John Carpenter’s ‘The Ward’ is a Better Ghost Story Than You Remember

The Ward

Horror fans everywhere rejoiced at the news that John Carpenter was returning to the director’s chair with Suburban Screams, the true crime series landing on Peacock in October. The series will mark John Carpenter’s first directorial outing in over a decade. Carpenter’s last outing, the criminally underrated The Ward, is more novelty than anything in most horror circles. It’s John Carpenter’s last feature gig (for now, God willing), though appreciation rarely transcends recognition. And, yes, while The Ward certainly isn’t top-tier Carpenter, I’d make the argument it’s a lot better than most people remember. It’s a movie whose own merits eclipse being a mere biographical note.

Way back in 2010, The Ward premiered at the Toronto International Film Festival. The reception was mixed, yet name recognition ensured The Ward would have a healthy showing on the festival circuit. In January 2011, The Ward had an ephemeral UK theatrical release, followed by an even shorter US bow in July that same year (where The Ward grossed a paltry $7,760 on just a few screens). A home video and On Demand release followed in September where it was gobbled up by burgeoning horror fans (read: me) desperate to get their hands on anything new.

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In fairness, there are stretches of The Ward that feel as conventional as they come. Without knowing it, audiences would be forgiven for thinking Carpenter had nothing to do with it at all. In an interview with Chris Eggertsen for Bloody Disgusting, Carpenter remarked both falling out of love with cinematic storytelling (his previous feature was 2001’s Ghost of Mars, almost a decade before) and feeling inspired by The Ward’s single location setting. And that setting pulls its weight. Filmed in the Eastern State Hospital, Carpenter mines plenty of tactile scares from the real locale while additionally pulling from the location’s real, sordid history. Like several other psychiatric facilities around the country, Eastern State Hospital’s history is marred by tragedy, scandal, and abuse.

More than anything, The Ward feels like Carpenter—to use Halloween’s infamous tagline—coming home again. The widescreen frame adds texture and dimension to an otherwise rote ghost story. Plus, Carpenter’s patented stylistic flourishes are on full display, most notably during a slow title crawl through a hallway lit only by exterior lightning. The cast, including Amber Heard, horror mainstay Danielle Panabaker, and Jared Harris, elevate the more conventional stretches, imbuing their parts with humanity even as the script wishes for nothing more than to whiz from scare to scare.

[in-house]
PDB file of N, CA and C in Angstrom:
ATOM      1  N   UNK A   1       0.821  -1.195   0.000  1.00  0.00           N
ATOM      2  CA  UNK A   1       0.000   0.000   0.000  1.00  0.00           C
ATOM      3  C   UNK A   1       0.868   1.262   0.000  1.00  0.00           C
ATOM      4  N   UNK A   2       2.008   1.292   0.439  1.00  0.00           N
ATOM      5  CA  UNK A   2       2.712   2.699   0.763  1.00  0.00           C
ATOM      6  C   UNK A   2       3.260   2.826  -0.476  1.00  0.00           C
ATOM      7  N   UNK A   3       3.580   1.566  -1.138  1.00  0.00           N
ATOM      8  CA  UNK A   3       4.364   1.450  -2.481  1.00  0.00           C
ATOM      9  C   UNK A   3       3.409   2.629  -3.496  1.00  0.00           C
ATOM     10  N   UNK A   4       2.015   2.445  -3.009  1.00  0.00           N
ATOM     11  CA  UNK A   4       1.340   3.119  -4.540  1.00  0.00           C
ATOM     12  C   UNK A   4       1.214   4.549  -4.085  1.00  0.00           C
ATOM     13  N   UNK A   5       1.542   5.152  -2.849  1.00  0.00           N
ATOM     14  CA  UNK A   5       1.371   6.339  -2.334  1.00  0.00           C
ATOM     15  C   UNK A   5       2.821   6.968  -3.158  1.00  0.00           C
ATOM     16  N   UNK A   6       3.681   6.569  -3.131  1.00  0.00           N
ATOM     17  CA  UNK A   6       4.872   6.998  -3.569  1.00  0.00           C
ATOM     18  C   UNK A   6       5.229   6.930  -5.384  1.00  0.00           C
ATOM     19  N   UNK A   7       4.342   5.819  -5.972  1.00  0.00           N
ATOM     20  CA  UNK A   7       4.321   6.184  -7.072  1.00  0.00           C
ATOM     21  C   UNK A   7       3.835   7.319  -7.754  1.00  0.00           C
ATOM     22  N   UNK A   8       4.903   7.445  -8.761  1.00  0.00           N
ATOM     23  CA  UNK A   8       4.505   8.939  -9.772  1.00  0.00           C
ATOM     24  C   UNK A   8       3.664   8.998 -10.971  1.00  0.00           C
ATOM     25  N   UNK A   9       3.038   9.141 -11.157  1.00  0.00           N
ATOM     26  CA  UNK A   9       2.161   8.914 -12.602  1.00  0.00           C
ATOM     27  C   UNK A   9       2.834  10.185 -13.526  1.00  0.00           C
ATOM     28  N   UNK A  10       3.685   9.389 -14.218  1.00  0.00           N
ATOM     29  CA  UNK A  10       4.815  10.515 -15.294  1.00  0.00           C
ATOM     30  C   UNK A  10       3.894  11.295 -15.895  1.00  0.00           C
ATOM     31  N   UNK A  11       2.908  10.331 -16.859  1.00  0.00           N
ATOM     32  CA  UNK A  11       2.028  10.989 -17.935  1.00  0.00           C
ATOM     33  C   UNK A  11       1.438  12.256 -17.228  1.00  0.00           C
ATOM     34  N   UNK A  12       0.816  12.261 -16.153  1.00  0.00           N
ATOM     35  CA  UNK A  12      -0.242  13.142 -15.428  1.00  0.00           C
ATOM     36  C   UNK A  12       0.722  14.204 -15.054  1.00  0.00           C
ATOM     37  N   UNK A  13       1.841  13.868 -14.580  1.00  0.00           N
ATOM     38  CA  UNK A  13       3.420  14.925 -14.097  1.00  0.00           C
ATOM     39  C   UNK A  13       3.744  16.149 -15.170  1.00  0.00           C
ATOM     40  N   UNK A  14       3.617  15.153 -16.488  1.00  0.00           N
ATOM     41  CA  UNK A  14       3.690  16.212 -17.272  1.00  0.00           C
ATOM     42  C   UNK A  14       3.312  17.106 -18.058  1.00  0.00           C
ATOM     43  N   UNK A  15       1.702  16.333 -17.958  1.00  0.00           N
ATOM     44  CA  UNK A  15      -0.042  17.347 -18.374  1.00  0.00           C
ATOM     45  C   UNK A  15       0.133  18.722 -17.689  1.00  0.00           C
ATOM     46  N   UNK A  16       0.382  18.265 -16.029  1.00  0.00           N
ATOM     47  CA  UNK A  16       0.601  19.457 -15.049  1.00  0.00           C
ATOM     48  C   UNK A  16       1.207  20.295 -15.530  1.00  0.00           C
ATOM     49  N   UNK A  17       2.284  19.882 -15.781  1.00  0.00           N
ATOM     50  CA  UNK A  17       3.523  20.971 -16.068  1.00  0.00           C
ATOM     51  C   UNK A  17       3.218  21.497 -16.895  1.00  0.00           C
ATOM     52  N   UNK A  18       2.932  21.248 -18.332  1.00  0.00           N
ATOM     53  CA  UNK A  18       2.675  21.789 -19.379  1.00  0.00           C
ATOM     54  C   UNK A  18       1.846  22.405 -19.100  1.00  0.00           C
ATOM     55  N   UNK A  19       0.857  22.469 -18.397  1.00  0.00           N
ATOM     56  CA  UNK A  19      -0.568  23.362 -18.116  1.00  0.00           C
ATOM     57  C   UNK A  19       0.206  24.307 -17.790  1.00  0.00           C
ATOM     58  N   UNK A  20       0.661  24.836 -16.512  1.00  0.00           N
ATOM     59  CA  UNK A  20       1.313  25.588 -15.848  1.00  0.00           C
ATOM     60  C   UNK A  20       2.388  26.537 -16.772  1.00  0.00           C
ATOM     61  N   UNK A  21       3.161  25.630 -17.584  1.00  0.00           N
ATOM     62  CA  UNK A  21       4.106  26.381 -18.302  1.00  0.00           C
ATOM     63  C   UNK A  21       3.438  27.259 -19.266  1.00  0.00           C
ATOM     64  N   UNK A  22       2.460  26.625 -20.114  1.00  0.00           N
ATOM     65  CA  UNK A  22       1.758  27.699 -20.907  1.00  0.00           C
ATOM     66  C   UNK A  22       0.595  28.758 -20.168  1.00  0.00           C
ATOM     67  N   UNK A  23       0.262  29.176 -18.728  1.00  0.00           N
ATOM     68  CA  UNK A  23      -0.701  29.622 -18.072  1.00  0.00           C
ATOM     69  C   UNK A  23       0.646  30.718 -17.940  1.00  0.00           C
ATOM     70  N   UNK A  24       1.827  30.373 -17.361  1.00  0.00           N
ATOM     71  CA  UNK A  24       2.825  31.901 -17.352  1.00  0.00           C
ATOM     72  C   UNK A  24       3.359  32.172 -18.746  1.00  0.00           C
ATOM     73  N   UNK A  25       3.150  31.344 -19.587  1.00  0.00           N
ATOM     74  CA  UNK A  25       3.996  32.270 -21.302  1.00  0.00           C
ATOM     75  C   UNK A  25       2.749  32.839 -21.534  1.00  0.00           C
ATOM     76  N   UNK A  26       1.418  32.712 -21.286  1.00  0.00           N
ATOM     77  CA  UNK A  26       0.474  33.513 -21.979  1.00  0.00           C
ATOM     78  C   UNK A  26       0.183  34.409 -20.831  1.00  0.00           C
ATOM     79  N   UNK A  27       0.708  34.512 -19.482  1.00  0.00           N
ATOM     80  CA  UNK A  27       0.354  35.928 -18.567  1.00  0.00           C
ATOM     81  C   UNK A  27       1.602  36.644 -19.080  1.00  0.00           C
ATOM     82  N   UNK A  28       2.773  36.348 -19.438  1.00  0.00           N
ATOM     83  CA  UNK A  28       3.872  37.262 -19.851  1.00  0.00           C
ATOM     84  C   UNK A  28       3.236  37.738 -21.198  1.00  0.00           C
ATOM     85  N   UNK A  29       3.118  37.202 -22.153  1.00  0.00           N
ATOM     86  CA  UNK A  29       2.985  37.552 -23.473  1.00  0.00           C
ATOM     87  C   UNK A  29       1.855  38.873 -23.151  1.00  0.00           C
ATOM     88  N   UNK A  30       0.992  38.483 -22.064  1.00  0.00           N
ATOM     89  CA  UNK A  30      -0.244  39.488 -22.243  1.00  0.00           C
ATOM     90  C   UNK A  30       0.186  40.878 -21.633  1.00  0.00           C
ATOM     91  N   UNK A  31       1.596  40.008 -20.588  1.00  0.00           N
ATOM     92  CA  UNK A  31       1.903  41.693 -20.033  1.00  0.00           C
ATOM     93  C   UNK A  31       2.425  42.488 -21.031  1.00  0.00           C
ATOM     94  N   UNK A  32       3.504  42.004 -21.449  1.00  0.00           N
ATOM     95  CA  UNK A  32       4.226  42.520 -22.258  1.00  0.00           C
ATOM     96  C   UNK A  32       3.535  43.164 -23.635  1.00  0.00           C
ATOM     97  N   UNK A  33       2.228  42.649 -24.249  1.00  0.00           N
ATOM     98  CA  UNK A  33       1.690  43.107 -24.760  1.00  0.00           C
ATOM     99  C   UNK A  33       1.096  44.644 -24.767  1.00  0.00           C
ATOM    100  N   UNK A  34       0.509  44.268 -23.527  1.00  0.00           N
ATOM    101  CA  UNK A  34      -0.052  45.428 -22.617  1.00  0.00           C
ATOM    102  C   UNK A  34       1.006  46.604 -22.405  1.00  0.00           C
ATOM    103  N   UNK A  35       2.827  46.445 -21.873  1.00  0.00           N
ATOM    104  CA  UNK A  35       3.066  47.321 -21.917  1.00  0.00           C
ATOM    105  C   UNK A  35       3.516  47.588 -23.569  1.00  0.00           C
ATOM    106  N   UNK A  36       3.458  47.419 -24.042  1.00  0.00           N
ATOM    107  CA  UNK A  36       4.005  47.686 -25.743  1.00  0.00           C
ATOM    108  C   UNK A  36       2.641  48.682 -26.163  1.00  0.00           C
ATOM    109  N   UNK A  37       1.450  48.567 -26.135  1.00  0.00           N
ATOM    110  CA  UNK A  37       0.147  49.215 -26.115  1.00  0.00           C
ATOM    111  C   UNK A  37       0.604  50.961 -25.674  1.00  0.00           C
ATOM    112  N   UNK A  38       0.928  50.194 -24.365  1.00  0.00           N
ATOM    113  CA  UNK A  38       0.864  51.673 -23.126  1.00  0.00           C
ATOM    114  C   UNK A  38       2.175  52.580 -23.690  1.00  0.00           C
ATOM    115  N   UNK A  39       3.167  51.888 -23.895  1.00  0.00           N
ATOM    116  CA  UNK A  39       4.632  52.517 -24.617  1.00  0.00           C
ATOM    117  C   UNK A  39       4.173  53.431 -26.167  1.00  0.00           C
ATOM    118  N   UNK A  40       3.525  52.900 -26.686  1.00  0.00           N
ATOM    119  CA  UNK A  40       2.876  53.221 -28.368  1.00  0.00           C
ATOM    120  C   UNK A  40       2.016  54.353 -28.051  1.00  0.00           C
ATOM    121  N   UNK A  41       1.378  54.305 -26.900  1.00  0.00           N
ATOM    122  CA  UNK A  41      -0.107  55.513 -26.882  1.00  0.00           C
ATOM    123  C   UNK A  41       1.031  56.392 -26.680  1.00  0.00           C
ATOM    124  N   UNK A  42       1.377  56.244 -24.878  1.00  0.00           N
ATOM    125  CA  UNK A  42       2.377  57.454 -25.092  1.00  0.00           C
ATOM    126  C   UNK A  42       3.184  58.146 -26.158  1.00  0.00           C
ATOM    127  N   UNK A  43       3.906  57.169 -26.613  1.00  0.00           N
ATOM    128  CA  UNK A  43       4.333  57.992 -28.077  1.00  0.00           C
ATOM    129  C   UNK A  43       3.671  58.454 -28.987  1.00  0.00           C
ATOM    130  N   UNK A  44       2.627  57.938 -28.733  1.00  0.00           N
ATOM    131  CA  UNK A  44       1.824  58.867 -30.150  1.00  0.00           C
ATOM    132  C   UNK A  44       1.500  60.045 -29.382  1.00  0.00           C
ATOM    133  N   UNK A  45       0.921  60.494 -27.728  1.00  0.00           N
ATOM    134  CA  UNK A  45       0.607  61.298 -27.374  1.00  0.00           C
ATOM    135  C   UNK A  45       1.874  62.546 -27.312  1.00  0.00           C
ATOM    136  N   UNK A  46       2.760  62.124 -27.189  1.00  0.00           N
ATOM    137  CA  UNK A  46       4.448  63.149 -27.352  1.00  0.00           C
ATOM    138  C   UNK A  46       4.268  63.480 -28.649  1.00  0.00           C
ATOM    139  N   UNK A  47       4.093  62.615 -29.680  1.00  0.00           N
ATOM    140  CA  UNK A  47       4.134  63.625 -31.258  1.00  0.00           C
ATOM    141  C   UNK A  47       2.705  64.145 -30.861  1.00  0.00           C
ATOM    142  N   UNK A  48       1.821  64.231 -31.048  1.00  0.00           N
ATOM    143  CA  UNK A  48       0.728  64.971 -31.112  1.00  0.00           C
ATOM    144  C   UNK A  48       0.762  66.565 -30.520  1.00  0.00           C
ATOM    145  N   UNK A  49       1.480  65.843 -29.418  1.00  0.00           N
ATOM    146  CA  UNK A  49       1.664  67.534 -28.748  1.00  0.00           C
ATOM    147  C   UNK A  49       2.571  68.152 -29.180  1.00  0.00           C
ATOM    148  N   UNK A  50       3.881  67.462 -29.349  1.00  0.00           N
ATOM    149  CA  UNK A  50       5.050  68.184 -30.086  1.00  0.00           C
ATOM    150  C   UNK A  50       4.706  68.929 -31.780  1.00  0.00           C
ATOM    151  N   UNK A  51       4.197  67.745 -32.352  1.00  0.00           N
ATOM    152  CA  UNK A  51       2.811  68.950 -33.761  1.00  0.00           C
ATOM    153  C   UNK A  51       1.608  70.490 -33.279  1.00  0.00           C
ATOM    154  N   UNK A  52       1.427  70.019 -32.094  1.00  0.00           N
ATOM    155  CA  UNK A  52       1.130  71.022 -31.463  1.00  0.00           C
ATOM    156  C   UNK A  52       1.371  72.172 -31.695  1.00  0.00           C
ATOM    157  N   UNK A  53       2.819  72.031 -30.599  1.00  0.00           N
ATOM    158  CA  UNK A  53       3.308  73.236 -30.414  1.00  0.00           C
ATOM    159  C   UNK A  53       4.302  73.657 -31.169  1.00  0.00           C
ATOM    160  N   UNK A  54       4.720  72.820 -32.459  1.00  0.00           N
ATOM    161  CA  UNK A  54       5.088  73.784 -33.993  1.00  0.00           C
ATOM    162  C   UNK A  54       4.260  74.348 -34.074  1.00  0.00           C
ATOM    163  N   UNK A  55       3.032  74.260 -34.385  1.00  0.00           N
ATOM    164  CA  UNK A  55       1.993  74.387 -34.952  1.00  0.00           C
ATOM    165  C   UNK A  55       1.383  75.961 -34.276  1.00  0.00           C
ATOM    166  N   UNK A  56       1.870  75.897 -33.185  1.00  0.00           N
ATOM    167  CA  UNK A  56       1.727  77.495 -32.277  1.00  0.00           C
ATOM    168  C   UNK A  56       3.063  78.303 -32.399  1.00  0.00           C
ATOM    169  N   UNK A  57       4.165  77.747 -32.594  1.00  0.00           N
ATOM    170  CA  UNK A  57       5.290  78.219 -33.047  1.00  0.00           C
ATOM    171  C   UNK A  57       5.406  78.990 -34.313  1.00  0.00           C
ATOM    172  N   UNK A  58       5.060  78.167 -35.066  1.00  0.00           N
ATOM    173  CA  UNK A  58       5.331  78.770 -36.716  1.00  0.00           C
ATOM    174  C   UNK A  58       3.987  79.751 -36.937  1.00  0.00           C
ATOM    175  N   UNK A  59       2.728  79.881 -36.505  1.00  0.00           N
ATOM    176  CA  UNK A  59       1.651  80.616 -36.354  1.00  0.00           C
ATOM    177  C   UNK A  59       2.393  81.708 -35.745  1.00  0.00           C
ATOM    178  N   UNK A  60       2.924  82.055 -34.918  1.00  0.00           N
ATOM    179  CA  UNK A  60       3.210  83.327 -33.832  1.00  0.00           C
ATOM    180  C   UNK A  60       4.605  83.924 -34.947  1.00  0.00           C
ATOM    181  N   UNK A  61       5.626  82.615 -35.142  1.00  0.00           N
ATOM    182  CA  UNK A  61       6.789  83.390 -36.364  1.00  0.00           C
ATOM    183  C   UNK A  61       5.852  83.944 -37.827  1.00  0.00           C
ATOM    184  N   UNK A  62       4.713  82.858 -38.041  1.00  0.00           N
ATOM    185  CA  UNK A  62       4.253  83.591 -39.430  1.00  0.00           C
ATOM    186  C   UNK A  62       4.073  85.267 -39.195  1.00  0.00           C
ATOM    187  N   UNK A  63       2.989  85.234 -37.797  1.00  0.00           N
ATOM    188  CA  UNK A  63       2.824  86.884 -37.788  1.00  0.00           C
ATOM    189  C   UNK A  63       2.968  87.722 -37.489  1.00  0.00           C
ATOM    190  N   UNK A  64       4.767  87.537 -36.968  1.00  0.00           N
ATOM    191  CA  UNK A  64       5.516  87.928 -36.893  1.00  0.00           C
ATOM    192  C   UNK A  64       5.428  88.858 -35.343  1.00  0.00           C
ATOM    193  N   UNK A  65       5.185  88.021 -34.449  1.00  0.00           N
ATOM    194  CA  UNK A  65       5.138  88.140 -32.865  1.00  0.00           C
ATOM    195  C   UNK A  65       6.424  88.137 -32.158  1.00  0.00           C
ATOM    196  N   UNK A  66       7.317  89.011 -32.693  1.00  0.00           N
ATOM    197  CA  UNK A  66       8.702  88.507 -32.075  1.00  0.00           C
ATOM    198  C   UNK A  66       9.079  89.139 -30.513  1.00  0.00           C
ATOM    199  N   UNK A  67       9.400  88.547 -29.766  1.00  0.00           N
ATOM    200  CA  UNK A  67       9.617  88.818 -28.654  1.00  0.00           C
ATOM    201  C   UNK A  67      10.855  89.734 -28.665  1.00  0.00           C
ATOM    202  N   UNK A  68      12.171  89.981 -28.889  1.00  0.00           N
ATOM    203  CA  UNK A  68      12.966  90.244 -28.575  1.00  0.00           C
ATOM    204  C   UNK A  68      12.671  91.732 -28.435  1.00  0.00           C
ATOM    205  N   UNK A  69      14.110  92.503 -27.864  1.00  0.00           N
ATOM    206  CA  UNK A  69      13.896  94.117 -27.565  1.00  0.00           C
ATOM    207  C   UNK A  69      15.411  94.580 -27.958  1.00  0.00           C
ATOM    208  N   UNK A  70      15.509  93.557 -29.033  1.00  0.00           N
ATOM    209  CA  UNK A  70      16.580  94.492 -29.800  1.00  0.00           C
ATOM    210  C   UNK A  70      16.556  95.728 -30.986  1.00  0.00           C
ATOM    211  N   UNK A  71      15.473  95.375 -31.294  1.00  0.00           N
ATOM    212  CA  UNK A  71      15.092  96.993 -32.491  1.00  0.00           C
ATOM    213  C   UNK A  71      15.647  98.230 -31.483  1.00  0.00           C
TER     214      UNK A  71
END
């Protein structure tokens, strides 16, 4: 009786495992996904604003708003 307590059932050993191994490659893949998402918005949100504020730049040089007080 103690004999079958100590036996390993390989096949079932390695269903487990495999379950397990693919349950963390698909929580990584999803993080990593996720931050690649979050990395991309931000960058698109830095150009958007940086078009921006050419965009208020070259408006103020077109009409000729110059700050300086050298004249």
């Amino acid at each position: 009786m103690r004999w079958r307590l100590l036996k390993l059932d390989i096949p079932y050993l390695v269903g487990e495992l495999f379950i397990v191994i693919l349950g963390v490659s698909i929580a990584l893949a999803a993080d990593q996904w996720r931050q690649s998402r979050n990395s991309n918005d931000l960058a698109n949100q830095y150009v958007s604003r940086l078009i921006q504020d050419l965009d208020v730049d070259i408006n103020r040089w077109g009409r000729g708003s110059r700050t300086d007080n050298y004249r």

The Ward

And those scares, familiar as they might be, do work. Here, Carpenter was an unintentional trendsetter, reigniting the contemporary trend of gooey, real ghosts. While he doesn’t go as digital as someone like Guillermo del Toro, his Alice—the former patient ostensibly haunting the halls—is a rotted, drippy thing, a gaseous, gruesome corpse with a keen sense of physicality. Alice crawls, grabs, slashes, and stabs her way through the other girls in the ward with gruesome aplomb.

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The Ward never looks anything less than stellar. While its inevitable conclusion is a pox on an otherwise fun time—spoiler: it’s dissociative identity disorder, none of it is real—it remains more than just a capstone note in Carpenter’s career. Like the best of them, Carpenter is never half-assed; he full-asses The Ward no differently than his entire, storied filmography. His keen sense of genre and craft elevate the familiar into a funhouse of frights. It’s safe and cozy supernatural horror, though as a re-acclimation of sorts, it would be unfair to ask for anything more.

Carpenter has been working within the genre framework for decades, and with The Ward, he was undoubtedly getting comfortable again. More than that, he was responding to an entire nine years of genre development. The scares had shifted from teen screams to international imports, some supernatural, some wickedly violent and extreme. The horror genre had been audited, and in 2009 when The Ward was filmed, few people knew where it was going to go next.

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Carpenter wisely both adheres to what’s come before—at times, The Ward feels like another entry in the After Dark Horrorfest series of releases—and what he anticipated might come next. In 2011, The Awakening, Grave Encounters, The Innkeepers, Apartment 143, and several others all endeavored to render the haunted house new again. While The Ward wasn’t quite as successful as any of those at carving out a niche of its own, it was a damned good shot at it.

At the time, it was unclear what The Ward was a sign of. Was it Carpenter’s swan song or the first in a revitalized career? Twelve years later, it might well be the latter. Contextually, it may not be his strongest offering, but few horror filmmakers have remained as consistent as he is. The Ward isn’t Halloween, but if it remains his final bow, he went out not with a whimper, but a certified bang.



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